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How to incorporate OEM information into the estimating, repair process

Tuesday, May 1, 2018 - 06:00
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Consumers have demanded advanced driver systems, advanced comfort features and therefore the computer systems and sensors have exponentially grown. Modern vehicles have an electrical system that looks like a human’s central nervous system. More than 10 computer modules, miles of wiring, countless sensors, tens of millions of lines of computer code, all which are integrated into every piece of a vehicle. Simply disconnecting a battery or unplugging a window switch may require reprograming, calibrating or codes to be cleared. A simple alignment will now affect a vast array of electrical systems far outweighing the four wheels that are being directly affected. There are arguably no repairs that can be performed on a modern car that do not, in some way, affect the electrical system of the vehicle. 

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No matter if it's structural pieces, cosmetic parts or electrical components, you must know the proper way to handle each situation. What and how are the correct ways to perform the respective repair? What items can be re-used, which parts have to be replaced, and are there additional operations required outside of the immediately obvious? What, then, is the best way to discover the full repair manual, when should you make the discovery and how do you implement that into your shop? 

The first step to a proper repair is a proper estimate. A repair cannot be performed correctly if the components needed to perform the repair are not received. A step further is nobody wants to perform steps that aren’t being properly compensated. Lastly, no one has the ability to know what they don’t know. If the only way to fix a car properly is to have the parts required, be fairly compensated and know exactly how the work is to be performed, this means we must research the repairs before and during the estimating process. 

Obtaining repair procedures can be done multiple ways. All OEMs, short of two, (owned by the same company) have their own website with their full line of procedures. Some of these sites require a daily, monthly or yearly fee, while others are free. There are also independent companies who compile the OEMs' data. Those sites are much easier to use but can contain outdated material. The OEMs don’t push their data out to these companies; instead, it must be retrieved. The best place to start for OEM data is OEMonestop.com. It’s a webpage that links to all the manufacturer sites. The outside sources are RTS.ICar.com, ALLDATA, Mitchell, and CCC. CCC and Mitchell are both working on integrated solutions that when finished could revolutionize the future of collision repair estimating. ALLDATA also has a great integration piece. 

OEMonestop.com provides access to all OEMs' individual sites, position statements, and crash repair information.

No matter how the data is retrieved, it’s important that you research everything you are doing to every car. The obvious items are welded-on parts, SRS components and mechanical items. The scary items are those that you wouldn’t think to research — such as the interior pieces that once removed must be replaced or the airbags may not deploy as intended. Or a component as simple as a mirror, which once disconnected requires a multitude of processes performed. Or a painted part that can only be painted once or it will affect the sensors behind it. There is no way to know what you don’t know. There is no way to know what is required on each make, each year, each model, and at each trim level without research.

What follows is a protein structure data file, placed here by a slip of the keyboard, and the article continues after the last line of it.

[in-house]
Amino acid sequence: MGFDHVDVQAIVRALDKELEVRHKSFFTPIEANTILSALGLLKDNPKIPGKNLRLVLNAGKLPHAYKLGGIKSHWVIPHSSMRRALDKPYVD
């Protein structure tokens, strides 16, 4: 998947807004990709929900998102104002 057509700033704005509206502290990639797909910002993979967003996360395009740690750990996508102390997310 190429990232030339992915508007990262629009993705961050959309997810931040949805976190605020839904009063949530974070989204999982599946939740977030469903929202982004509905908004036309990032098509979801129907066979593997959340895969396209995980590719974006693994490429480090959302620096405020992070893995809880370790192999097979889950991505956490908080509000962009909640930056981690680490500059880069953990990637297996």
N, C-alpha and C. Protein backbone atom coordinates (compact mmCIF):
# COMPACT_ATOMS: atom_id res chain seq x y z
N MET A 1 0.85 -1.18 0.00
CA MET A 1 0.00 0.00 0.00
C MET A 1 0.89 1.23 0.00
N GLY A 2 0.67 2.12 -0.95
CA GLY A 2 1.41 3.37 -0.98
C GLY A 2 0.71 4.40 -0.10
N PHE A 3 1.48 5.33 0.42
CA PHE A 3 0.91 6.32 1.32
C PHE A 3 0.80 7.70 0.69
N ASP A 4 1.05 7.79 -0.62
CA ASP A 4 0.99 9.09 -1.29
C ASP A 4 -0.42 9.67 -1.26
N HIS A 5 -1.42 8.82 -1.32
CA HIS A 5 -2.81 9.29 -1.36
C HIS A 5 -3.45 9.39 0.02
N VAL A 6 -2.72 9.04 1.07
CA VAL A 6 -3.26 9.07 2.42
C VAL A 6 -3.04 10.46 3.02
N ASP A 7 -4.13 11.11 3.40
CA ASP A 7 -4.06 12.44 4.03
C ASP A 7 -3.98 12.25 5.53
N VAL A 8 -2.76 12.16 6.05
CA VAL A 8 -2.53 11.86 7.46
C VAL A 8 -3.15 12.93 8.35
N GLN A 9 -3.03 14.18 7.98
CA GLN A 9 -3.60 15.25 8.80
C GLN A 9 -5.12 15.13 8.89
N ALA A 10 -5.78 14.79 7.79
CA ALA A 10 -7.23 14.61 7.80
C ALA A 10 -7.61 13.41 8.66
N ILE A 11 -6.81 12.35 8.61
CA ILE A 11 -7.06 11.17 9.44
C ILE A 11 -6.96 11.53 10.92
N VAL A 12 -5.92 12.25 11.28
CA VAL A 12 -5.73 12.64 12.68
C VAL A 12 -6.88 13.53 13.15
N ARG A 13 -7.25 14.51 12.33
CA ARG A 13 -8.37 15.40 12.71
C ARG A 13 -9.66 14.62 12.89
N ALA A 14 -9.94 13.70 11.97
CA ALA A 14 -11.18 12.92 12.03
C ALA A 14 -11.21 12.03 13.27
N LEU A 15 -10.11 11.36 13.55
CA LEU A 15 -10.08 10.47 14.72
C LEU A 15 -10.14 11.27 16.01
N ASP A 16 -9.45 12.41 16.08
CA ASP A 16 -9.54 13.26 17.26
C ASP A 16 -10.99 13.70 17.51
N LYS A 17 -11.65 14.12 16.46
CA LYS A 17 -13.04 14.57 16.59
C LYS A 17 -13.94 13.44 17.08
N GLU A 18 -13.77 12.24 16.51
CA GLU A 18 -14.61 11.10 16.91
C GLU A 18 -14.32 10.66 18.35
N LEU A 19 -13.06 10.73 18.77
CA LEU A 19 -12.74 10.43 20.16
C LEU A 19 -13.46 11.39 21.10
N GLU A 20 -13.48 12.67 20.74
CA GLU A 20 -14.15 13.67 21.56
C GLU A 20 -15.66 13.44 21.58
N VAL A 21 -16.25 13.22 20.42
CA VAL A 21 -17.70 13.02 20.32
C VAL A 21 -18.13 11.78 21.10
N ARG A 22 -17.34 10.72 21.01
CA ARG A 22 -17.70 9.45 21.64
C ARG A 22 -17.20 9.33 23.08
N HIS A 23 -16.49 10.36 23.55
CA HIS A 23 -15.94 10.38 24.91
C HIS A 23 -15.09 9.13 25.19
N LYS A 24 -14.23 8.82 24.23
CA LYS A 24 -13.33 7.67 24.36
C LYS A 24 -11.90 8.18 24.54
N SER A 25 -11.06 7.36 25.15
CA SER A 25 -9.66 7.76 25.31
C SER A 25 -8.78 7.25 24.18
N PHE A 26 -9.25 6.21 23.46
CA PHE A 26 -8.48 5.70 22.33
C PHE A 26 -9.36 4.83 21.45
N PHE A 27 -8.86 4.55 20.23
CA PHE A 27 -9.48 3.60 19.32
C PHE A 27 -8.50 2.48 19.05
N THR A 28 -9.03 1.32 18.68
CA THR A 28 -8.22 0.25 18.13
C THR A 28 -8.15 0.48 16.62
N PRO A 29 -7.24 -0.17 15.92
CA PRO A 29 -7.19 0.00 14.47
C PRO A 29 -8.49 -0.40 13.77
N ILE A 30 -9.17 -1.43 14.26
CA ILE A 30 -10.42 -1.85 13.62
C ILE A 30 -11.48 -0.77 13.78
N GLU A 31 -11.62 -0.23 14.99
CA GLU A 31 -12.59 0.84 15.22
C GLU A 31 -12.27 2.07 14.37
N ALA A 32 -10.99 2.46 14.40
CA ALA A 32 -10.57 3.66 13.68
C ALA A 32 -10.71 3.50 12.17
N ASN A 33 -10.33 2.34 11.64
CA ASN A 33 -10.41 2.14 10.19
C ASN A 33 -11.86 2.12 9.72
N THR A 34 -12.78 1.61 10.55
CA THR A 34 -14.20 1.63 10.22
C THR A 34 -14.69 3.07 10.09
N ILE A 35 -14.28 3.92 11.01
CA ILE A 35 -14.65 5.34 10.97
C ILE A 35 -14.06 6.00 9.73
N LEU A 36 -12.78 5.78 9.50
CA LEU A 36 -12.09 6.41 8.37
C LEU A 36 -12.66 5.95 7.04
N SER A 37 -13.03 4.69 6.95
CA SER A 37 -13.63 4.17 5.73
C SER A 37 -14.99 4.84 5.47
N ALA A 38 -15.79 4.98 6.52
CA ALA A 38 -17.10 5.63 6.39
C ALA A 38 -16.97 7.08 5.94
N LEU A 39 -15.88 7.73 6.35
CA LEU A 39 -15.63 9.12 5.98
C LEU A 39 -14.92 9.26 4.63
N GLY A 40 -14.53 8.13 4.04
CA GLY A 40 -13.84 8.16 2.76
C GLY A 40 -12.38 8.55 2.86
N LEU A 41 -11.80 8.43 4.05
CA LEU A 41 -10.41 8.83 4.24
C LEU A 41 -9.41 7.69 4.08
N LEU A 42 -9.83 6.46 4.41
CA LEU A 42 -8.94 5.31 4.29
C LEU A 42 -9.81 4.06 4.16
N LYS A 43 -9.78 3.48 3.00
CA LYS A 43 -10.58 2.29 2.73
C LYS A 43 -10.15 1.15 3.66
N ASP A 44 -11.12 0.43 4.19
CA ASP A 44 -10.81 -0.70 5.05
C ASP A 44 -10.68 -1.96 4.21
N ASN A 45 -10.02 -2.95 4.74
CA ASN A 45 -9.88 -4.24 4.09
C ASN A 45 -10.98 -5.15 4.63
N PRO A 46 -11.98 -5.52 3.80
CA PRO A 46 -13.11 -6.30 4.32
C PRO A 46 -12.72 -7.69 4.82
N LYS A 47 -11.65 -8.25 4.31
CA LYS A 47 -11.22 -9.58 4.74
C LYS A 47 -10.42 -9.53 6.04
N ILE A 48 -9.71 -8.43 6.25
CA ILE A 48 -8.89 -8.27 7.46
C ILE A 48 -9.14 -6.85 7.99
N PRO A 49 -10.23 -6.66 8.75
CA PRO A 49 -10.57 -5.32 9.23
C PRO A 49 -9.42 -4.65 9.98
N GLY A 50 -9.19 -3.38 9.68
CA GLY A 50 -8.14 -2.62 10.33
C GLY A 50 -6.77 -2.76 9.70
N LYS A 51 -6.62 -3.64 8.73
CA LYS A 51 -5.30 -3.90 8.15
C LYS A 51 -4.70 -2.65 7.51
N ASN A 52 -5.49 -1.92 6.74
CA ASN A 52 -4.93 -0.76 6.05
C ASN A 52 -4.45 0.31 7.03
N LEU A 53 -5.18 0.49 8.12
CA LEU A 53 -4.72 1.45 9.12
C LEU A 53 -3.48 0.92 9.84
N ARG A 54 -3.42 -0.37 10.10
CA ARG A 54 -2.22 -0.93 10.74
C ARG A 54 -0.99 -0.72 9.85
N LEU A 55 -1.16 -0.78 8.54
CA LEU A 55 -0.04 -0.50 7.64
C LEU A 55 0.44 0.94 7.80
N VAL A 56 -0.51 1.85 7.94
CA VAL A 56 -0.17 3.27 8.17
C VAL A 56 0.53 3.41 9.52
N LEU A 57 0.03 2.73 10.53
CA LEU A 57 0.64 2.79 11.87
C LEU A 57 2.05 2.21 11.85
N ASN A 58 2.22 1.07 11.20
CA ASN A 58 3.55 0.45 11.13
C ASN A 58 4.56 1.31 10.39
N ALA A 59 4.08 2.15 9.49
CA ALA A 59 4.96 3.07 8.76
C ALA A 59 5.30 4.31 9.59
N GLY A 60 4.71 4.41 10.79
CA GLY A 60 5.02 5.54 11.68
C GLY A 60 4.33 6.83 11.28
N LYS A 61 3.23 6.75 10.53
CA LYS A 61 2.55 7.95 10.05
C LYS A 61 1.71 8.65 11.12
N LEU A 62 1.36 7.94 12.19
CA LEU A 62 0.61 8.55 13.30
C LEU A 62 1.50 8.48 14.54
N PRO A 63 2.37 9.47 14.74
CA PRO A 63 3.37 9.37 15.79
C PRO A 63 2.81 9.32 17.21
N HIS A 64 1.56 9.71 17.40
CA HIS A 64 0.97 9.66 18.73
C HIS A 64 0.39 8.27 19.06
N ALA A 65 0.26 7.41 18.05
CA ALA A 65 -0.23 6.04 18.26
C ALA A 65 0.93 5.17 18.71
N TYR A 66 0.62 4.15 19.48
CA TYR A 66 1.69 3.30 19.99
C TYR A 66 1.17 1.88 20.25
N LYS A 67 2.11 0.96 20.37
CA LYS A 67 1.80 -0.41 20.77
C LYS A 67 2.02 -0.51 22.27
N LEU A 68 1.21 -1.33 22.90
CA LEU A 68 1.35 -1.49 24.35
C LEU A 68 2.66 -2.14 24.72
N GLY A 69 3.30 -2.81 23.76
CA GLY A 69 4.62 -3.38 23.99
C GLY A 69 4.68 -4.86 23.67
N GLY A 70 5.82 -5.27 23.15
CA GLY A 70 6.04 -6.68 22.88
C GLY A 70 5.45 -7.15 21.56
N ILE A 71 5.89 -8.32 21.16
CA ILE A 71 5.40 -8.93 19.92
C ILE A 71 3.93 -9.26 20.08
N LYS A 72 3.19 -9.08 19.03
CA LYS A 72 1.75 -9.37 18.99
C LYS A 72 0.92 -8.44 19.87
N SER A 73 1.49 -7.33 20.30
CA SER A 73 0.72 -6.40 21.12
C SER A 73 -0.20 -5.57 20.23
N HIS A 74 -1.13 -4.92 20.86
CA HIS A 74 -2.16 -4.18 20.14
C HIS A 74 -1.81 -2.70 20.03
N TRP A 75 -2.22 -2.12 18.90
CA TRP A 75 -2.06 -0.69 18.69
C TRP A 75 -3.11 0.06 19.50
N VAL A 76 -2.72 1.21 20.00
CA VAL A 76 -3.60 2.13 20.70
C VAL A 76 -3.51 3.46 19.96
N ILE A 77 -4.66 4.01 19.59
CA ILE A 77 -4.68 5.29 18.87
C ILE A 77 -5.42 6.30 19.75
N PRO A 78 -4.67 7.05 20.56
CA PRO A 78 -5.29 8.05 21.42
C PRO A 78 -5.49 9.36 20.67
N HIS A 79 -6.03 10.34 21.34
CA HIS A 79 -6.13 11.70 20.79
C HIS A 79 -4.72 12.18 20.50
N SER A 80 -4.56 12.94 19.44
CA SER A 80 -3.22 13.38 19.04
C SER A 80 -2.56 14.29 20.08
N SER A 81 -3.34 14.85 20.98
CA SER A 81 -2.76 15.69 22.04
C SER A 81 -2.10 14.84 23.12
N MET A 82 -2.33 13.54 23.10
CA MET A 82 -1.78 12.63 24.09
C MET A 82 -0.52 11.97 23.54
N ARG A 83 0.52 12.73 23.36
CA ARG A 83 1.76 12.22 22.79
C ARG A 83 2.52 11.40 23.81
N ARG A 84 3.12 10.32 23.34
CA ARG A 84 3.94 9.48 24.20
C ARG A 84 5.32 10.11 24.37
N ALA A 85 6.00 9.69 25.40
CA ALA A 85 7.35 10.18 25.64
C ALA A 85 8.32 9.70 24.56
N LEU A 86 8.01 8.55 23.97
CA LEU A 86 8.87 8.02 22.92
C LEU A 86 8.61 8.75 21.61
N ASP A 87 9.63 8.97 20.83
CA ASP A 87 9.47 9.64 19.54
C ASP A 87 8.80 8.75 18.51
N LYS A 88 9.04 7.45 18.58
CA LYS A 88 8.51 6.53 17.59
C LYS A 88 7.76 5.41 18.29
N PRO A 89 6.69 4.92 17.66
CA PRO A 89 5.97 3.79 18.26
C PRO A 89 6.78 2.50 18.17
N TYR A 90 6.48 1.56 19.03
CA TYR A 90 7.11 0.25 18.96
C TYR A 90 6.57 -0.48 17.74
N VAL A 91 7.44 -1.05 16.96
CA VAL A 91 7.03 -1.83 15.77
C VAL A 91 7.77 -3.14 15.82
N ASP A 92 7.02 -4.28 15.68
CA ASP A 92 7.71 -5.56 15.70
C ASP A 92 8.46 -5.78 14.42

When a vehicle is brought in for repairs, the first decision has to be if the damaged components can be repaired or must be replaced. If the components appear repairable, then a few questions have to be asked: Does the manufacturer allow this component to be repaired? By repairing this component will I jeopardize the integrity of the vehicle? Will the repairs create a cosmetic problem? Is it cost effective to repair? If the answer to each of those questions is yes, then you can move on to what other parts must be removed to perform the repairs. If the answer to any of those questions is no, then the component must be replaced. The next step is to go to the repair methods. Look up each part starting with the replacement items, moving to the remove and install items and ultimately the refinish items. As you look at each, it may increase the number of items that must be removed, components to be replaced, or calibration/programming required. 

Armed with the repair procedure for each item being worked on, a complete estimate can be written. The estimate should include the necessary materials, hardware and labor to perform every required step on the repair procedures. If the procedure calls for a specific bonding adhesive, then that adhesive must be on the estimate. If the repairs need rivets, one-time-use fasteners, etc. they have to be on the estimate. I-CAR, along with most manufacturers, requires a test weld process on any welded-on part. This process is not included in the replacement or repair of any components and therefore should also be included on the estimate.  

The estimate should mirror the repair procedures, and the estimator should know everything he didn’t know before he started the process. Now a manual for the repairs has been produced. The first step to building the puzzle has been completed. Now the person who is going to build the puzzle needs the “manual,” and they must understand the “manual.”  

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